Where Our Magic Lives: A Queer Latina on Magical Realism at Diversity in YA

Magical Realism & Culture: Author Anna-Marie McLemore at YA Interrrobang

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Review: Sorcerer to the Crown

sorcerer_front mech.inddTitle: Sorcerer to the Crown
Author: Zen Cho
Genres: Fantasy
Pages: 416
Publisher: Ace
Availability: September 1st, 2015

Summary: Magic and mayhem collide with the British elite in this whimsical and sparkling debut.  At his wit’s end, Zacharias Wythe, freed slave, eminently proficient magician, and Sorcerer Royal of the Unnatural Philosophers—one of the most respected organizations throughout all of Britain—ventures to the border of Fairyland to discover why England’s magical stocks are drying up.  But when his adventure brings him in contact with a most unusual comrade, a woman with immense power and an unfathomable gift, he sets on a path which will alter the nature of sorcery in all of Britain—and the world at large… [Image and summary via Goodreads]

Review: Zen Cho’s short stories are some of my favorites (if you haven’t read her anthology Spirits Abroad, you really should) — so I went into this book with very, very high expectations. I wasn’t disappointed. While Sorcerer to the Crown doesn’t read like her usual fare — this is very Jane Austen meets post-colonial fantasy — it was absolutely wonderful.

Sorcerer to the Crown features Zacharias Wythe, adopted son of Sir Stephen, England’s sorcerer to the crown. When he inherits Sir Stephen’s staff (among other things), he steps into the trying role of being England’s first black Sorcerer Royal. Along the way, he runs into the orphan and incredibly practical, sort-of schoolteacher Prunella Gentleman, who has an important role in the fate of English magic.

Set in a fantasy version of Regency London, Sorcerer to the Crown reminded me in tone of Jane Austen and Georgette Heyer’s writing. The novel perfectly balances the setting of high society in Regency London with the fantasy plot. So if you like novel of manners books, or you love a good fantasy, you’re in for a treat — especially if you want a fantasy that doesn’t fall into the “everyone is white, even the elves!” trap. It’s like getting a bowl with the perfect ratio of rice to curry, and then discovering that there’s a pork katsu hiding in the sauce.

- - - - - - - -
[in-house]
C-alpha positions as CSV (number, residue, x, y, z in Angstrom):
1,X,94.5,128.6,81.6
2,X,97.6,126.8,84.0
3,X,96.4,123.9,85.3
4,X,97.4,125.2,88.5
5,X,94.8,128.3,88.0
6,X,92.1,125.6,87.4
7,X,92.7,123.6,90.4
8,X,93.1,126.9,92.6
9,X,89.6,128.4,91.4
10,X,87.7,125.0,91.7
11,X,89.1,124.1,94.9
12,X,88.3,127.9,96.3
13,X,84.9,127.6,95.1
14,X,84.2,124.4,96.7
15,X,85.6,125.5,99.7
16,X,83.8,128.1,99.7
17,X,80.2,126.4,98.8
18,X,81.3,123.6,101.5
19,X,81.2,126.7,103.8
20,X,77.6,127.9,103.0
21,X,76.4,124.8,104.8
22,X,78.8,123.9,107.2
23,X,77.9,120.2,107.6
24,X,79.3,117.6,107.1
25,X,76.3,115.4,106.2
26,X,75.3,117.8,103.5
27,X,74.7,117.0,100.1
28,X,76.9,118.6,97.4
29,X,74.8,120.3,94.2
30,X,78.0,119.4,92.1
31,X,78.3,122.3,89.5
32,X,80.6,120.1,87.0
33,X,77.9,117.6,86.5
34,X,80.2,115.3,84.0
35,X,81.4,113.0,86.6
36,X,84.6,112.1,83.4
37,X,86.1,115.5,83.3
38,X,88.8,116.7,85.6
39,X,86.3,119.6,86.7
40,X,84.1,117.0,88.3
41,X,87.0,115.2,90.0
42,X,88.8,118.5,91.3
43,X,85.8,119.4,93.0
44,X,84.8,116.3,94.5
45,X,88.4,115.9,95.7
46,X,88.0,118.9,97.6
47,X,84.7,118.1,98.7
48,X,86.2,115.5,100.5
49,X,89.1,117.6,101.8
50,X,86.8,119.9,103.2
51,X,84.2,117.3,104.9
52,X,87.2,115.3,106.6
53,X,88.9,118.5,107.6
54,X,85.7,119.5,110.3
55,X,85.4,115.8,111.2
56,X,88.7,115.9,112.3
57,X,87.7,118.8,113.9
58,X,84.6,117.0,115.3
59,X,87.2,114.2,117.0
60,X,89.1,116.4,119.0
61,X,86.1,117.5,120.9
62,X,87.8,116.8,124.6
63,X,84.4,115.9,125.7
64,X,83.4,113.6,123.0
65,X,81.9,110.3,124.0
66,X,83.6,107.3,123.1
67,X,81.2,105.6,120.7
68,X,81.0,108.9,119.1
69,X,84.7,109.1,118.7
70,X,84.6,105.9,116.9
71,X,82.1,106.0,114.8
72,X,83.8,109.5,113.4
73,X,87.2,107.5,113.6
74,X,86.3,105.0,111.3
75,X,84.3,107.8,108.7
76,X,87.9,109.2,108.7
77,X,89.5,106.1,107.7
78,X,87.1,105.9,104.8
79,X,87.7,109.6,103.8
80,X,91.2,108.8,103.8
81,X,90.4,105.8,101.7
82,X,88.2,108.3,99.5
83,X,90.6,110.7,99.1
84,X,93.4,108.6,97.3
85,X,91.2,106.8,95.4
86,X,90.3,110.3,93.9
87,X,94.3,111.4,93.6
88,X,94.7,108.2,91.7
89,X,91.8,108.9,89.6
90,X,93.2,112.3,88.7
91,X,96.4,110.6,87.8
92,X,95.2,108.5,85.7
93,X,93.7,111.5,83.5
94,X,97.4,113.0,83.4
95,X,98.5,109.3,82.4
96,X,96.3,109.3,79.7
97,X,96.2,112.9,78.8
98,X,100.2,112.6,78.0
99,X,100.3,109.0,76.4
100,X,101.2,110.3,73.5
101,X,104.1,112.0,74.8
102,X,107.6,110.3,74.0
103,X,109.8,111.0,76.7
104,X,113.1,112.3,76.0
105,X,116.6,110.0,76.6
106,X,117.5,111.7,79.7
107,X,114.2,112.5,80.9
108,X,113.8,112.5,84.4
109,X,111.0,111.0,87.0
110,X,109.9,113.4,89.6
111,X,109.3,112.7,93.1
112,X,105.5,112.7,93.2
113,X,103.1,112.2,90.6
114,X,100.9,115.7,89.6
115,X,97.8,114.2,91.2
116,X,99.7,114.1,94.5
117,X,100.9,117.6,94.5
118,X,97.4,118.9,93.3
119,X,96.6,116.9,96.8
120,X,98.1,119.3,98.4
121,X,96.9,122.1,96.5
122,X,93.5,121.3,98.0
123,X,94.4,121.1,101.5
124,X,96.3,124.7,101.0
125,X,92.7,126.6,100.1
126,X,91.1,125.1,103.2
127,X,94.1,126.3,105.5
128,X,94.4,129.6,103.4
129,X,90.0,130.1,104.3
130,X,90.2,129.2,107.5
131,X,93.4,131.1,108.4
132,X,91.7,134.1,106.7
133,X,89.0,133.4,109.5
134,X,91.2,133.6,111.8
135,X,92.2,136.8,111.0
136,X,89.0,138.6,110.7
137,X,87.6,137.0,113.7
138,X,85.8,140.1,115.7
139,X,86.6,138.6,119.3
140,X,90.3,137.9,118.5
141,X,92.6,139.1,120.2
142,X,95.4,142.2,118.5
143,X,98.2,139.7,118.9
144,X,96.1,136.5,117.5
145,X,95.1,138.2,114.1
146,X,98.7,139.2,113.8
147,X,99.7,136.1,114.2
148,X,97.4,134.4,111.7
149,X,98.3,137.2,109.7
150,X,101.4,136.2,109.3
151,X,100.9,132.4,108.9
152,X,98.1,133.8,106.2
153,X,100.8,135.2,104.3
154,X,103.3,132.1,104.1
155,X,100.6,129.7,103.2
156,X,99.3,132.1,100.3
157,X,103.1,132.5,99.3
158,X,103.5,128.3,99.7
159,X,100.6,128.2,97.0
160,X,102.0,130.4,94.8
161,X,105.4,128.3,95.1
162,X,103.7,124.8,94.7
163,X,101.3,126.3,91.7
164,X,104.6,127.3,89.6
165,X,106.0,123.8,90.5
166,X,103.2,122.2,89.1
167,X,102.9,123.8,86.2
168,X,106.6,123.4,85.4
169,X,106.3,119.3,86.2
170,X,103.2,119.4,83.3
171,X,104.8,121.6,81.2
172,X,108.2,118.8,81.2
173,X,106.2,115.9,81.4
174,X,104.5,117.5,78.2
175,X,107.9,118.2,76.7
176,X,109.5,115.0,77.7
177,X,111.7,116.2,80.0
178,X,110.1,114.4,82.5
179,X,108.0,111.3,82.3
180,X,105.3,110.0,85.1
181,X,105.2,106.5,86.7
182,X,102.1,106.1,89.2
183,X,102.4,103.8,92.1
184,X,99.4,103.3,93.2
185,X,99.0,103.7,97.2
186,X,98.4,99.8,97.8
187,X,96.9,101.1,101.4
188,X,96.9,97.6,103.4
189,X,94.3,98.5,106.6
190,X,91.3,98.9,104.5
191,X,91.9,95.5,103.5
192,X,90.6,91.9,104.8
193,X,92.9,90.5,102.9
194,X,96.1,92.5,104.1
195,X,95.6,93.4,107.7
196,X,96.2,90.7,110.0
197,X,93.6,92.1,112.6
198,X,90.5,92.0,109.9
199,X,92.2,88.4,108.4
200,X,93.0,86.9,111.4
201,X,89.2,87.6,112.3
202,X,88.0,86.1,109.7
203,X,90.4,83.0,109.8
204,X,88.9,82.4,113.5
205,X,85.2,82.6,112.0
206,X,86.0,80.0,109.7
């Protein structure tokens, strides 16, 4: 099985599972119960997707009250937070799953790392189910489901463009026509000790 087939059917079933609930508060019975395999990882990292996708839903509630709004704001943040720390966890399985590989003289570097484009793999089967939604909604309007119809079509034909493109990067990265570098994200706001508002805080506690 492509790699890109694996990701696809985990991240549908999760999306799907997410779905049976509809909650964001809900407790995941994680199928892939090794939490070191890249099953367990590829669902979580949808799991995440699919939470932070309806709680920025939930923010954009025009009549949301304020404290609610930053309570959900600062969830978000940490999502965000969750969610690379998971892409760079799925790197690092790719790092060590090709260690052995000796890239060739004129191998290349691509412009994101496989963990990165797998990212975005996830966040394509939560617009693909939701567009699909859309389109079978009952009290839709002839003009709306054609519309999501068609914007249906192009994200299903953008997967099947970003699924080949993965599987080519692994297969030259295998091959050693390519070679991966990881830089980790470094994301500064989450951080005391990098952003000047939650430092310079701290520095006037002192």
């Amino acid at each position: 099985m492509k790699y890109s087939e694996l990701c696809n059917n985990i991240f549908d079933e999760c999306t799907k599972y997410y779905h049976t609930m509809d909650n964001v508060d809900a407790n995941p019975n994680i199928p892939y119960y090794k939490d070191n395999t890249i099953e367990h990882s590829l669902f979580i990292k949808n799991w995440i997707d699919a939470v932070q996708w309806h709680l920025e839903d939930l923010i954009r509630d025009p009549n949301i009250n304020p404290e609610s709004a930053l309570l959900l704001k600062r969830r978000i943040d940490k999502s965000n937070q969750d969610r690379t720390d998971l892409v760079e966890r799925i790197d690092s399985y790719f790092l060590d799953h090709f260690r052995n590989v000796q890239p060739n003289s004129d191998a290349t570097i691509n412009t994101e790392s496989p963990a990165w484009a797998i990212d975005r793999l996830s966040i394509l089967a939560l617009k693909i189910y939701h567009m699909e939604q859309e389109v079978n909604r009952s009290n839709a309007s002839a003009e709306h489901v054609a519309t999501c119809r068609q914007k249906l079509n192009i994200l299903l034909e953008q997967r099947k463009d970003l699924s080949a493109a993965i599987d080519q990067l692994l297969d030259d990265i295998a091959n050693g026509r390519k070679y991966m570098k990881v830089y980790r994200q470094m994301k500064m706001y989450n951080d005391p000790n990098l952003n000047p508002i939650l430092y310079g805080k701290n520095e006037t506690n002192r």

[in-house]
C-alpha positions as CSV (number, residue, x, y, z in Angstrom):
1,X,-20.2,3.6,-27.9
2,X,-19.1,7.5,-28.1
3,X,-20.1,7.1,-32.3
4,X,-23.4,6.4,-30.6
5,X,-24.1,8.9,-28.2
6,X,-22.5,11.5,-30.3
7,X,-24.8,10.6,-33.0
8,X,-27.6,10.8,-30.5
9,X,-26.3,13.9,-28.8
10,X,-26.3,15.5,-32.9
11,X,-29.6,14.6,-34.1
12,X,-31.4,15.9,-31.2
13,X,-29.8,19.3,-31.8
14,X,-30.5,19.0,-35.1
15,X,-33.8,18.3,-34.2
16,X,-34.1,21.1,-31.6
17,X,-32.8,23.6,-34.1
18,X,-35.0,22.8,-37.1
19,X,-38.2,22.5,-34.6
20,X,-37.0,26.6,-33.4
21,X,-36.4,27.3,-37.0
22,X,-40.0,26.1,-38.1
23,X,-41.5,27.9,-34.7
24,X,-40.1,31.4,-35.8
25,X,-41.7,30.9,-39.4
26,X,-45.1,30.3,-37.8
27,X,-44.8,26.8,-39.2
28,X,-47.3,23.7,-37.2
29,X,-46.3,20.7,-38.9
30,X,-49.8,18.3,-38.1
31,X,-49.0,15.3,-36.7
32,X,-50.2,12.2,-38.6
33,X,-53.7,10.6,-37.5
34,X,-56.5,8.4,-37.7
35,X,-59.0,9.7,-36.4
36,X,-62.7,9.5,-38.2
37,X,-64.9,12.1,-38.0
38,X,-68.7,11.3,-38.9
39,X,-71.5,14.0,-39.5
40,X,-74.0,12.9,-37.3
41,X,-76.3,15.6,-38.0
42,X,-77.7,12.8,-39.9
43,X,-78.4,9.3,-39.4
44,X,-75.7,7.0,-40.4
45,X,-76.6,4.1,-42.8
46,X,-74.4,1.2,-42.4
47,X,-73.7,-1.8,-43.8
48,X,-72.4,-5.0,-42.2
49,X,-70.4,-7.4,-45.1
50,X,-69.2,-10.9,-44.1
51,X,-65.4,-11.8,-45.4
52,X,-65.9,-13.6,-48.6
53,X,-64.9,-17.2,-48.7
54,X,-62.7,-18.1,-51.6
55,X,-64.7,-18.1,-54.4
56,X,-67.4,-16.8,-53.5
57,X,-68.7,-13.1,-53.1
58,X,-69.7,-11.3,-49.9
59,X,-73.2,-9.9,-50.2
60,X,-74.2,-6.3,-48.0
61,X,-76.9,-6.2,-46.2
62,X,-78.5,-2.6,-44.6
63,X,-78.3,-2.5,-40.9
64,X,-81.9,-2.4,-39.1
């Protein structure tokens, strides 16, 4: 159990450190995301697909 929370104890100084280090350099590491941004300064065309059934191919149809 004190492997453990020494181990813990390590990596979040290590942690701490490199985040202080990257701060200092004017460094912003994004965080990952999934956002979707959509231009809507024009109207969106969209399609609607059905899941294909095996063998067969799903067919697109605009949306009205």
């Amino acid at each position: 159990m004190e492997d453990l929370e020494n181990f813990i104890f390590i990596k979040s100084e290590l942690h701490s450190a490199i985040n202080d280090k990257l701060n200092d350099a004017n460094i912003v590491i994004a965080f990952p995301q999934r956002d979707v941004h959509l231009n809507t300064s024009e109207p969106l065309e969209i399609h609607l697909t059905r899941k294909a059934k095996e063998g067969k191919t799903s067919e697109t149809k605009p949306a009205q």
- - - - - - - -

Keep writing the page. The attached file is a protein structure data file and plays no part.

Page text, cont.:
The best part of Sorcerer to the Crown, to me, was how real it felt. Sure, it was fantasy, but the characters themselves, the infighting of England’s magical society, and the various systems of magic all conspired to make the story work. What I find unbelievable about a lot of fantasy and fiction in general is how England (or whatever Western country the book is set in) operates in isolation of the rest of the world, and completely ignores the role colonialism played in making such a society possible. Thankfully, in Zen Cho’s novel, just the opposite happens.

Zacharias and Prunella exist in fantasy England, and experience all the daily microaggressions, and straight-up racism and sexism that follow. Magic-users from other countries make appearances throughout the novel, bringing with them different relationships with magic and throwing into question the nature of England’s political relationship with other nations. My particular favorite is Mak Genggang, a fearsome grey-haired witch who sails in and out of the story, turning it on its head. (I nearly threw my book out of excitement when I first encountered her, but I was riding a train at the time, and restrained myself.)

COKy3g-UsAAj7At.jpg large (2)

Basically, what I’m trying to say is — Sorcerer to the Crown is an awesome fantasy. If you’re into Regency era fiction, or if you’re into good fantasy, then read this book. If you’re not, then you should still read this book. It’s lovely stuff.

Recommendation: Buy it now!